Waqf, an Islamic philanthropic tradition, was abolished in Tunisia in 1957. Now, there are calls to restore it.
Filmmaker: Ayed Nabaa
Giving to charity is a central tenet of Islam. One form of giving is Waqf, a tradition of permanently endowing property dating back to the time of the Prophet Muhammad.
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In Tunisia, Waqf has had a long and, at times,controversial history.
“Waqf property can’t be sold, bought, donated or inherited. Its benefits, specified by the donor, go to particular individuals or a certain category of people,” explains Dr Noureddine el Khademi, the Tunisian religious affairs minister from 2011 to 2014.
I long to restore the name of our family. My family has been humiliated for the past hundred years. Our properties were confiscated. May God help us get back part of our inheritance.
Waqf beneficiaries can be private individuals – like the donors’ descendants – or the public.
Public Wafq endowments which supported schools, mosques, student lodgings and other benefits and services for Muslims, traditionally provided for people when the state could not, says Tunisian historian, Dr Chibani Ben Belghit.
The system, however, was open to abuse and mismanagement.
In 1957, Tunisia’s first president, Habib Bourguiba, planned to pursued a secular, Western system of government and so he abolished Waqf, a year after the country became independent.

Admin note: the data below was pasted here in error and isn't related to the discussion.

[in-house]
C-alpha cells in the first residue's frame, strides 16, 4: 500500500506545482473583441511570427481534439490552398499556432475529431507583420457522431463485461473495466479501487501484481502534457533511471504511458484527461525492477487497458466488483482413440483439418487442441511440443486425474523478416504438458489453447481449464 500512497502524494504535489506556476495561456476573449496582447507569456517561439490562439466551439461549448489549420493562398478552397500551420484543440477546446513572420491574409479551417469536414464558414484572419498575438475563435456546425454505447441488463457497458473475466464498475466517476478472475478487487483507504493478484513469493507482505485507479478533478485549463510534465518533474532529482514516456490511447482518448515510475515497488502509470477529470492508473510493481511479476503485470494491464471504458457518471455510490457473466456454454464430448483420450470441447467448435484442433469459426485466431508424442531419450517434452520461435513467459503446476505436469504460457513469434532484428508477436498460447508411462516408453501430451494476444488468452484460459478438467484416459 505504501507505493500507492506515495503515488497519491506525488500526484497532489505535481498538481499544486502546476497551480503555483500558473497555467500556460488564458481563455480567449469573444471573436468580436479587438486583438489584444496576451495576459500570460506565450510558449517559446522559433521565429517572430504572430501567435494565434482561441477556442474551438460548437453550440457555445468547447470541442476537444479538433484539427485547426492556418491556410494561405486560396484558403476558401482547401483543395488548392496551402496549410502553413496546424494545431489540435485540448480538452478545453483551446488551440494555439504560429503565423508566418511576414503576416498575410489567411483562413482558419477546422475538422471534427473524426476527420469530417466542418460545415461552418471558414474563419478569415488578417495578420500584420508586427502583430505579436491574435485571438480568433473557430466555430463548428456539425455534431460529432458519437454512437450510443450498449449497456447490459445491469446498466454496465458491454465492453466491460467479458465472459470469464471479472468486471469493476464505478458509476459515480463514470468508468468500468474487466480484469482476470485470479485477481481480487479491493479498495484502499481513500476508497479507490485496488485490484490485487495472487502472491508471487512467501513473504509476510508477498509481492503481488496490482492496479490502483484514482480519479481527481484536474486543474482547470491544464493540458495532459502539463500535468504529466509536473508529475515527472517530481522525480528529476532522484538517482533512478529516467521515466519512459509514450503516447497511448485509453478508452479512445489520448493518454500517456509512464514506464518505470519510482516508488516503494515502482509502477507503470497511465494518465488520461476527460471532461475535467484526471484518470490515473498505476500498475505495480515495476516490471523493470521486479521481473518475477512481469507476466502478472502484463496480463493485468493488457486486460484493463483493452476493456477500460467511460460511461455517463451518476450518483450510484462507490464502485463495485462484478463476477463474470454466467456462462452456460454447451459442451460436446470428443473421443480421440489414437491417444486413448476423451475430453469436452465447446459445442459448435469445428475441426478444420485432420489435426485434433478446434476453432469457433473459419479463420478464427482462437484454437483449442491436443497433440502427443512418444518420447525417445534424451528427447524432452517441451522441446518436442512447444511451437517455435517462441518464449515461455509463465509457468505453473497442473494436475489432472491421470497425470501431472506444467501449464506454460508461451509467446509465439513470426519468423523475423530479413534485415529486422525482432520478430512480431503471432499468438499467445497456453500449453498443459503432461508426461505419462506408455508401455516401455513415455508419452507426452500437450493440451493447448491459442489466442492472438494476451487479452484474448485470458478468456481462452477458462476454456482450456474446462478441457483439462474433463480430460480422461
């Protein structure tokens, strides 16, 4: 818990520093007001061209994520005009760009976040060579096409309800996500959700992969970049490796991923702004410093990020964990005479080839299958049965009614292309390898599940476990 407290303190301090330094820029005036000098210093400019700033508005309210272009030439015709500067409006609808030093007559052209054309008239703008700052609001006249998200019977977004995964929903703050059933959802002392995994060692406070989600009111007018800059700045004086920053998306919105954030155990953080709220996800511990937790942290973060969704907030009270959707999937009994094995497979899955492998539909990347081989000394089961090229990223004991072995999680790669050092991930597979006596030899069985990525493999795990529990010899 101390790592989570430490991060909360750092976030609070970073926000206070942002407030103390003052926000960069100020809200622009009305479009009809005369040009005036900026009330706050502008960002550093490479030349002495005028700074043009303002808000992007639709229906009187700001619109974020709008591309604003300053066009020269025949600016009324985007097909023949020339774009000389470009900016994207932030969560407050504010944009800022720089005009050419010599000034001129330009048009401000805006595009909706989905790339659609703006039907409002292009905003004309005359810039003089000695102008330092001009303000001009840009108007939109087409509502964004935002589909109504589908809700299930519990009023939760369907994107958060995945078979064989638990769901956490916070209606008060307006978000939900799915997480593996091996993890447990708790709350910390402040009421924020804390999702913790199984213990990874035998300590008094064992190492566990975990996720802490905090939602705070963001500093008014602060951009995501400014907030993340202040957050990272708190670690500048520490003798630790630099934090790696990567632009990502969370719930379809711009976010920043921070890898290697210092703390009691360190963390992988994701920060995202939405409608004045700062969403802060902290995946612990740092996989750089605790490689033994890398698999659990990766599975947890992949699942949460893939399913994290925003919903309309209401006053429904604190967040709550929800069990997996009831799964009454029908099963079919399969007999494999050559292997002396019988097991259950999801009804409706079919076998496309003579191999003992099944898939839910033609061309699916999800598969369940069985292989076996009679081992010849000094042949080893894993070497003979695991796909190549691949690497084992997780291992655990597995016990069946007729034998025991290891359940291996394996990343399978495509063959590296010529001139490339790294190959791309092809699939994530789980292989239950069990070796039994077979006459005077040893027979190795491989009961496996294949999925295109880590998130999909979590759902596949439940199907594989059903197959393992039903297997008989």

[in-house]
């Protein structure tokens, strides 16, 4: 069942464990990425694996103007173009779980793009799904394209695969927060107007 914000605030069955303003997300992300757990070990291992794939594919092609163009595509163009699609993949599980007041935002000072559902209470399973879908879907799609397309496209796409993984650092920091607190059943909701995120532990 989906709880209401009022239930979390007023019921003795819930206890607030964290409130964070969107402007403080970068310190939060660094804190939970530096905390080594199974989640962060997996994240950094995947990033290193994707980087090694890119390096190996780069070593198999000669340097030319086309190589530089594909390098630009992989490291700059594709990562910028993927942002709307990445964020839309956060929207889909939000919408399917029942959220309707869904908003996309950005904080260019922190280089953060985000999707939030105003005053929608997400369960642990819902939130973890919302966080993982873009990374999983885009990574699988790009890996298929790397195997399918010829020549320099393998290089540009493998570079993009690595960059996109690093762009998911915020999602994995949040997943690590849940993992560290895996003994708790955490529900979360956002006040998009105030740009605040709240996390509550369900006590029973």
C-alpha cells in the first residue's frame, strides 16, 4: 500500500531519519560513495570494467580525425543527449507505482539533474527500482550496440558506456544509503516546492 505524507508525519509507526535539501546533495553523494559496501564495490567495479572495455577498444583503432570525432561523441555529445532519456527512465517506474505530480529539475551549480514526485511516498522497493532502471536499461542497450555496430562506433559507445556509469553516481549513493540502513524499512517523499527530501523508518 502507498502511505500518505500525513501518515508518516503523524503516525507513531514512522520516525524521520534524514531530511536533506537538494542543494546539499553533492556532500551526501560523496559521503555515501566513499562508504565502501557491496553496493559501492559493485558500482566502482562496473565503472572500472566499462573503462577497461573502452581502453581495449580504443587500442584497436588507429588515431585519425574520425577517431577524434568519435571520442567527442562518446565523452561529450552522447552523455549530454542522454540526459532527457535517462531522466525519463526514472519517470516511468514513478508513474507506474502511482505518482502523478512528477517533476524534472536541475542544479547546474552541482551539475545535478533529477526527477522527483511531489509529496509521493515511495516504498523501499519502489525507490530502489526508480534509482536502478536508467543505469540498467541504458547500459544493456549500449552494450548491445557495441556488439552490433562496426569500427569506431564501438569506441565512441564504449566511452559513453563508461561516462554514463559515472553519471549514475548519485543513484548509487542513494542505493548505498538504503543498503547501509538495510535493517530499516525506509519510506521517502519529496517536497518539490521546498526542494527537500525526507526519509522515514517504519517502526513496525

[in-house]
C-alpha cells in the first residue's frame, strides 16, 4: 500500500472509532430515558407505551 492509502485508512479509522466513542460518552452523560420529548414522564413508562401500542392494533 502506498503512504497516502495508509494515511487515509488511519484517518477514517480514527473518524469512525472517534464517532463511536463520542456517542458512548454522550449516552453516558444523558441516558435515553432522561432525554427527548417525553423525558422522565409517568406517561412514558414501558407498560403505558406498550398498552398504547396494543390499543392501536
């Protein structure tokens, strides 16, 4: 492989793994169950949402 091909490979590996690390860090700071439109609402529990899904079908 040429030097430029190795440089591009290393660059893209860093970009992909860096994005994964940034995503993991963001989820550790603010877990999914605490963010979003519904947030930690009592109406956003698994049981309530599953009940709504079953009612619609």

The country had just come out of nearly 80 years of French colonial rule which had seen the appropriation of Waqf property. The abolition of Waqf threw the ancient system of permanent endowment into disarray.
Commissions were established to sort out the ownership of the former Waqf property. Critics and some families say people took property that didn’t belong to them because this settlement process was riddled with fraud, hurried and mismanaged. Cases are still pending today.
Giving for Eternity is a visually-rich exploration of the history of the Waqf tradition seen through the eyes of Tunisian historians, imams, legal academics – and the descendants of philanthropic donors who’ve struggled to repossess their property.
We visit iconic Waqf spaces like the Saheb Ettabaa Mosque with schools, dormitories and a hammam – and the hospital bequeathed by Aziza Othmana, a princess of Turkish origin. She set up special funds for maternal, psychiatric and other specialised healthcare.
Now, in post-revolutionary Tunisia, some members of the majority Ennahda party would like to see this long-standing Islamic tradition restored.